After all this, we walked into the Tomb, down two flights of stairs into a very dark passage way, passed the sshhh police (any time someone spoke the guards would yell “sshhh”) and past the glass coffin in which Lenin lay. He was pasty, pasty white, had his fist clenched (apparently from a stroke he suffered before his death) and looked pretty pissed off to be on display (it was not his wish to lie in state for eternity). The whole viewing process took about 2 minutes. I actually found the whole set up rather amusing. (Sorry Russia.)
Andrew and I then wandered back across Red Square to the GUM (pronounced “goom”) Department store, which is no longer the “peoples store” from the communist era, but a lux shopping mall full of Gucci, Chanel and Hermes stores. Yikes. I wonder what Lenin would think if he knew his final resting spot was directly across from such a blatant display of capitalism? Andrew took me to a very upscale grocery store inside GUM that had every kind of luxury food item. He then proceeded to tell me that the old grocery store inside GUM was at this location and had been the site of long, long bread lines. It must be so strange to have seen those lines on this site and now witness the excess of capitalism.
So from Red Square we jumped into the car and headed to the Cathedral of Christ the Savior. This Cathedral has been entirely rebuilt since perestroika. Stalin apparently ordered the original Cathedral destroyed and a swimming pool was built in its place. The remains of the Cathedral were used to construct many of the spectacular Moscow subway stations (complete with frescoes, sculptures, lighting and tiles making the subway stations appear to be rooms from palaces). Andrew did not have much to add about the Cathedral, but fortunately, I already knew the story.
From the Cathedral of Christ the Savior we moved on to Novodevichy Convent and cemetery to see the grave of Boris Yeltsin (the father of perestroika). The traffic was horrendous. Imagine 3 lanes of traffic in both directions with no one really paying any attention to the lanes. Then imagine cars merging and cutting in at will. Then add on top of that these weird circular merges where dozens of cars attempt to merge into one lane. Finally add rain and you get the traffic we found ourselves in. Good God! Why would you own a car in this city? Nevertheless, we made our way very slowing through the weaving cars and ended up about 45 minutes later at the convent. The conversation now with Andrew was labored at best. His English was not that good and he did not seem to understand questions I asked him. Having said this, however, his English beat the hell out of my Russian.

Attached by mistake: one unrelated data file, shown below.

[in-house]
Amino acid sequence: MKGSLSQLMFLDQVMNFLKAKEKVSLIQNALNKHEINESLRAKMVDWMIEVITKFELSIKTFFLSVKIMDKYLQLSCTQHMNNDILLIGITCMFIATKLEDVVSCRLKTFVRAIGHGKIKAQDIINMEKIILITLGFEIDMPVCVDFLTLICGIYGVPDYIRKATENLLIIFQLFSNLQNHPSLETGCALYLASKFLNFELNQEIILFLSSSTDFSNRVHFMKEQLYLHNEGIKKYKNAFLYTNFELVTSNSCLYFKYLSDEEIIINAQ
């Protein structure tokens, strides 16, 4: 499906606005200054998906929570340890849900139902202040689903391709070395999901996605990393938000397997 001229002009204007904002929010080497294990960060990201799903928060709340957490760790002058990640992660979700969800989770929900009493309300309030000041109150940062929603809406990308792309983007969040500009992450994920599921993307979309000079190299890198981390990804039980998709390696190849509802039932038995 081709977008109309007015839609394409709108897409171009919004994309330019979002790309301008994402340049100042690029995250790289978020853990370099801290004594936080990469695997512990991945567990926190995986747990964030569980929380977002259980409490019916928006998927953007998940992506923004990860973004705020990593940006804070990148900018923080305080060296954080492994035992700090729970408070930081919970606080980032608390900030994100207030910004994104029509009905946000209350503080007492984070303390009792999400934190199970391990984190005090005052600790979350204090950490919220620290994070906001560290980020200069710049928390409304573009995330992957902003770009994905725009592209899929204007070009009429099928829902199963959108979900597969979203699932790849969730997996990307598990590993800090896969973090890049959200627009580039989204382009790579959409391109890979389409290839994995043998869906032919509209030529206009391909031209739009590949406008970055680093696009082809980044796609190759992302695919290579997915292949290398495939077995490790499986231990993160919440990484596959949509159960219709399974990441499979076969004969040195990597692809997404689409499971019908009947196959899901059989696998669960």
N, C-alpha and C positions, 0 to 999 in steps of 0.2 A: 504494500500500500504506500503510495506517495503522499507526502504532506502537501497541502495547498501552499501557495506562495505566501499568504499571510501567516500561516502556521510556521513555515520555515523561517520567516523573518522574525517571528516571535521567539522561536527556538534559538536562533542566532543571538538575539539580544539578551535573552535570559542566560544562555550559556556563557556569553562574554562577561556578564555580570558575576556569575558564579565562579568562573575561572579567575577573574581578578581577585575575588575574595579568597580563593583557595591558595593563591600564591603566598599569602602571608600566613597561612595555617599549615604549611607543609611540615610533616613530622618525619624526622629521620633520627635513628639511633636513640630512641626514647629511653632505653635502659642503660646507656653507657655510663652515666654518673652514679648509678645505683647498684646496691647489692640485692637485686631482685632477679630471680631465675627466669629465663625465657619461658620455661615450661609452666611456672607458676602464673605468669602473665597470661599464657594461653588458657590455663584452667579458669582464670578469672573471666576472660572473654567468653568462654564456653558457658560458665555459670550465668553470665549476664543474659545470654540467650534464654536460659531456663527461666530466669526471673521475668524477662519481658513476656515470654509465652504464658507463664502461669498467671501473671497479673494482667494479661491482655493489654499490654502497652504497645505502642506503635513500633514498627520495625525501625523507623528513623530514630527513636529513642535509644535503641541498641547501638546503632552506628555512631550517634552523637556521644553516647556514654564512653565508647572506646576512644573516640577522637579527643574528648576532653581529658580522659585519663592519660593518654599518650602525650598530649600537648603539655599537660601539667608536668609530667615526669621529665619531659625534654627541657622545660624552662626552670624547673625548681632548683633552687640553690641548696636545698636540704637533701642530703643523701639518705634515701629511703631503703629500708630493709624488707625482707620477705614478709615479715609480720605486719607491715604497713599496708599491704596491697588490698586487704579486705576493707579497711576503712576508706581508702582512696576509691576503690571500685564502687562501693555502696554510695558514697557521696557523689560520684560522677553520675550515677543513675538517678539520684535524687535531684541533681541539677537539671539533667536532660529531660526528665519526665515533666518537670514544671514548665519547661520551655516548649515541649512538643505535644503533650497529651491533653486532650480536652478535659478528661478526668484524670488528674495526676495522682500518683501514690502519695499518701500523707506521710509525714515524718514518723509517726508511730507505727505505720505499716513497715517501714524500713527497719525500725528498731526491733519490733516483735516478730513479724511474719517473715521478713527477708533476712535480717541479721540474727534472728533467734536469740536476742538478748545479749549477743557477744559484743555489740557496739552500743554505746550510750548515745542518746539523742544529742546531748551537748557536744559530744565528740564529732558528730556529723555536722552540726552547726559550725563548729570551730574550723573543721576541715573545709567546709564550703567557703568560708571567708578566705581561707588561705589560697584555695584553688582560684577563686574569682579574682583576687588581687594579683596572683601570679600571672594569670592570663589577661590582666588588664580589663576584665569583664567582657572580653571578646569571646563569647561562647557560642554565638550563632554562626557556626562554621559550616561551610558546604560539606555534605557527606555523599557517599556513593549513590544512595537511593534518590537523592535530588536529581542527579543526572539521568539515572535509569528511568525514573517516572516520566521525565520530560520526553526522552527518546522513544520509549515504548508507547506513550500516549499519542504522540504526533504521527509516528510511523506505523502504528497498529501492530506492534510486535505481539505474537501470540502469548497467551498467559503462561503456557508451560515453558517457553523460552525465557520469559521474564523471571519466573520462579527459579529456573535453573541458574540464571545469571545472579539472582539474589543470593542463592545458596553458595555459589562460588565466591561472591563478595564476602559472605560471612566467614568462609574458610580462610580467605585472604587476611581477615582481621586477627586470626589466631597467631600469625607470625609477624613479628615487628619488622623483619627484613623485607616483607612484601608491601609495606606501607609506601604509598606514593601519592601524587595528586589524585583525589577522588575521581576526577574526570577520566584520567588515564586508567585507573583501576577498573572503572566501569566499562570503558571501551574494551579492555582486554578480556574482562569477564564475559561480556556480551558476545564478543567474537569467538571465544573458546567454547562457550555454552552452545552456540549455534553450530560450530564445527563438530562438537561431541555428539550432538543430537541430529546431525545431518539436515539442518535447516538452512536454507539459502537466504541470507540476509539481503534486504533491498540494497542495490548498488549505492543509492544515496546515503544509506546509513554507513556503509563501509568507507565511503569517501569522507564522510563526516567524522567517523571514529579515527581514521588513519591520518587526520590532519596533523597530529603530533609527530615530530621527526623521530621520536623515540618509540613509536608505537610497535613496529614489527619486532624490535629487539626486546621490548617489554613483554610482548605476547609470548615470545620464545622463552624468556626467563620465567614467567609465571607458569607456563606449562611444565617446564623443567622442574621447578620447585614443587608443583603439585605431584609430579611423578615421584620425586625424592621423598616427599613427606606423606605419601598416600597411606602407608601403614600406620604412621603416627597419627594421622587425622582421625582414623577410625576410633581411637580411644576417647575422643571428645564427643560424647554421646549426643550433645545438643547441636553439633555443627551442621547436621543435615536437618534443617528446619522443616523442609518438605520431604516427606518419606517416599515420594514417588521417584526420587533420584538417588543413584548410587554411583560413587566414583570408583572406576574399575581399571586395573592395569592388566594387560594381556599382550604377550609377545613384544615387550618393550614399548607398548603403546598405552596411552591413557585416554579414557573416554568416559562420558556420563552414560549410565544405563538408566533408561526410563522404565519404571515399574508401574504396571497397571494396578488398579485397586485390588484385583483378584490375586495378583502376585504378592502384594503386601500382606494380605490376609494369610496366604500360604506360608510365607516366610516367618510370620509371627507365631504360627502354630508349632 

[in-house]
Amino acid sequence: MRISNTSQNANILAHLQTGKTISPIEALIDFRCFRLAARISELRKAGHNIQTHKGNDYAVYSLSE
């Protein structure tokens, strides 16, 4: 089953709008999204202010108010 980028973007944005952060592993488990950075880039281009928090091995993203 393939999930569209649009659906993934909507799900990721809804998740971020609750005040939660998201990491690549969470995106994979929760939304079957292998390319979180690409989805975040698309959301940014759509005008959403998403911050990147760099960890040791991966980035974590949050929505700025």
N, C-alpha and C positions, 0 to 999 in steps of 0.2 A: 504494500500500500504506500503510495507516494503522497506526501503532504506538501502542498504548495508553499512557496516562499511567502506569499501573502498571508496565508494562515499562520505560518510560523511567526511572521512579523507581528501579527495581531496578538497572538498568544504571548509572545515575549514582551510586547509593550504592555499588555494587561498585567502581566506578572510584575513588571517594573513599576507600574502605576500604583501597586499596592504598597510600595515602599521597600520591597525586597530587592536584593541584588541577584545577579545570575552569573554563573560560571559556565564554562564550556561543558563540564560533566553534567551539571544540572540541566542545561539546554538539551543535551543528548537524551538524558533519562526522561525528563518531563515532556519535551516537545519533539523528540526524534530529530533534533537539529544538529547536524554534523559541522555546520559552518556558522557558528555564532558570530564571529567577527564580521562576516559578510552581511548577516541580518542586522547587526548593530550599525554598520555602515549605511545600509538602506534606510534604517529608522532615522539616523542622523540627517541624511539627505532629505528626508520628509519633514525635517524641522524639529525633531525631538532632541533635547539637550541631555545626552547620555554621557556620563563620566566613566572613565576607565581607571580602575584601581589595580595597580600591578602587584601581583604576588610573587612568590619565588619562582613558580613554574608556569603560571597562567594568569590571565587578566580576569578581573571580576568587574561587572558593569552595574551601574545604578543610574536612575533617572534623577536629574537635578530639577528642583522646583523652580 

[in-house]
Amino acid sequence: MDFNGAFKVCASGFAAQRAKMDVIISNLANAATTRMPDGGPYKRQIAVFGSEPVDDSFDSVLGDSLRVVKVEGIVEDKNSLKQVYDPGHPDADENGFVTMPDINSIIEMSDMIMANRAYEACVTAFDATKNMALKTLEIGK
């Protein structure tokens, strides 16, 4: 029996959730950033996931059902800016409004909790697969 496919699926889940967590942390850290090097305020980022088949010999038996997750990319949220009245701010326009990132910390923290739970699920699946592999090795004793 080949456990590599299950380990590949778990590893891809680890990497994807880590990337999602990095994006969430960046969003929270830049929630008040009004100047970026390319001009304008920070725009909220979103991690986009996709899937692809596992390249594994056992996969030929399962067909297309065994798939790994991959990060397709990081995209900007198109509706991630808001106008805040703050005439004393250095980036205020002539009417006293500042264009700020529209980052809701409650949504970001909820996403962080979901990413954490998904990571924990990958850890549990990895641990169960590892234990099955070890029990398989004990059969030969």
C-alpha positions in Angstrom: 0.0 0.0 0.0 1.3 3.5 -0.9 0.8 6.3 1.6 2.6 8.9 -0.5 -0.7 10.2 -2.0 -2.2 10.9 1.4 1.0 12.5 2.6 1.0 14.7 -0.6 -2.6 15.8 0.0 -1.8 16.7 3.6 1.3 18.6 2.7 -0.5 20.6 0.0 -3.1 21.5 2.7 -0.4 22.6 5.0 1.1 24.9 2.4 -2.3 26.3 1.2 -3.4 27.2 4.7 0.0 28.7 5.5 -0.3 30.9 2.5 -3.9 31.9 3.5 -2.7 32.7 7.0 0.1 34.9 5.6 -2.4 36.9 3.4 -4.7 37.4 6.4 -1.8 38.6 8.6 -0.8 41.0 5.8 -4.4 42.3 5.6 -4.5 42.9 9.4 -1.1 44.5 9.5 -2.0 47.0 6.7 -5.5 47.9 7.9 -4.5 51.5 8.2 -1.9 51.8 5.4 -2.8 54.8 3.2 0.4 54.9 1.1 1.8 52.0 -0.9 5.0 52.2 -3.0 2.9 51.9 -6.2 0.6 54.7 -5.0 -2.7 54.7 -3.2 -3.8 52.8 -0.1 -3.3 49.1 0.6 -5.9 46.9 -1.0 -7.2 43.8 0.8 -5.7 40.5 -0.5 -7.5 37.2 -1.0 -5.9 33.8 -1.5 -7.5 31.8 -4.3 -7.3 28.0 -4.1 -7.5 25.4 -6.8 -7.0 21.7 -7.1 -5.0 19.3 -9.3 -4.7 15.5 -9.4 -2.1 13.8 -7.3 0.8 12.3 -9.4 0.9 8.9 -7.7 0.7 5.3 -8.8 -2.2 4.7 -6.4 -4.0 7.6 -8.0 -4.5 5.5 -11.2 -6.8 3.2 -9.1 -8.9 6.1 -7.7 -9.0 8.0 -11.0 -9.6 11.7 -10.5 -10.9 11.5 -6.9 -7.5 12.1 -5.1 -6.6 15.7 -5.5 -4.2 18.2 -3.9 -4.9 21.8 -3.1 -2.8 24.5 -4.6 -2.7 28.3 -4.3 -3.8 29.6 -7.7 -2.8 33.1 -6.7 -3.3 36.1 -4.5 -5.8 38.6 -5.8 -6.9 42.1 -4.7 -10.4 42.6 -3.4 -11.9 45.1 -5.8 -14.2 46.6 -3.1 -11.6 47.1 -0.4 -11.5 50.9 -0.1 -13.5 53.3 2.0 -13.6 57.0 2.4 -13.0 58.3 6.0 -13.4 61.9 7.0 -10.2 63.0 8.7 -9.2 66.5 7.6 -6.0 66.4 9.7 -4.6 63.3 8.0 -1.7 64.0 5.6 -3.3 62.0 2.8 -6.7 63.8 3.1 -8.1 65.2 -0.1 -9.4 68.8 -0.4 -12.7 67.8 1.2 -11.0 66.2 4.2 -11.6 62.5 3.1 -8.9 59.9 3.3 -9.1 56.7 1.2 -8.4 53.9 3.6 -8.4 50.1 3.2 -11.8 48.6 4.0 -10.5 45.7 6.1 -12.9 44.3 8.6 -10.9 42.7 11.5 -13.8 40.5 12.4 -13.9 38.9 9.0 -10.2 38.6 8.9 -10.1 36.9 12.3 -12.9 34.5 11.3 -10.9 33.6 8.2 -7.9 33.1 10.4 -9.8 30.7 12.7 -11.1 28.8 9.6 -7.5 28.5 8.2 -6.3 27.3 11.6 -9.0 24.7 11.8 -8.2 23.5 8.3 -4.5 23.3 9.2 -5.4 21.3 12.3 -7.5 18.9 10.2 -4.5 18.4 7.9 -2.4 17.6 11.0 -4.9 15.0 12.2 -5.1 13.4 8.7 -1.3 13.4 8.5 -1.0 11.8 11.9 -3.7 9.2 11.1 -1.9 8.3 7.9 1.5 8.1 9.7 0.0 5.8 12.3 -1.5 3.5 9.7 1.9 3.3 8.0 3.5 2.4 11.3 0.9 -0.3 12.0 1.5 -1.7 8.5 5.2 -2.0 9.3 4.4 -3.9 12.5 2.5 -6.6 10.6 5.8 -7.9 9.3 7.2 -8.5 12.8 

Anyway, once we reached the convent, we walked through the gates, past the guards and to the grave site – which I will say was actually pretty spectacular. The tombstone is a Russian flag that appears to be waving in the wind. A very fitting tribute. After standing there for a few minutes and freezing our butts off, I suggested that we head to a coffee house and I would buy Andrew lunch. We retraced our steps and ended up along the Moscow River at a very fashionable restaurant. I ordered chocolate cake (which was fantastic – Russians love their desserts) and tea and Andrew ate some salmon blinis. He refused to let me pay – (insert Russian accent) “Russian men do not permit a woman to pay. It is not the way of our society. You are my guest.” Wow. I felt kind of bad, though, because it had been my idea and Andrew ended up paying.
By now it was about 1:00, and I had to be back at the Kremlin in Red Square by 2:00. Well once we hit the road it was clear that I was not going to make it by 2:00. Andrew took a wrong turn and we ended up in this wacky roundabout where I could see my destination, but Russian security would not permit us to exit. Fast forward 90 minutes and I finally met Julia outside the Kremlin. Fortunately, the guards did not object to my tardy arrival, and I was permitted to enter with Julia. (Apparently, it is the norm in Moscow to be late and having spent almost two days in traffic, I can understand why.)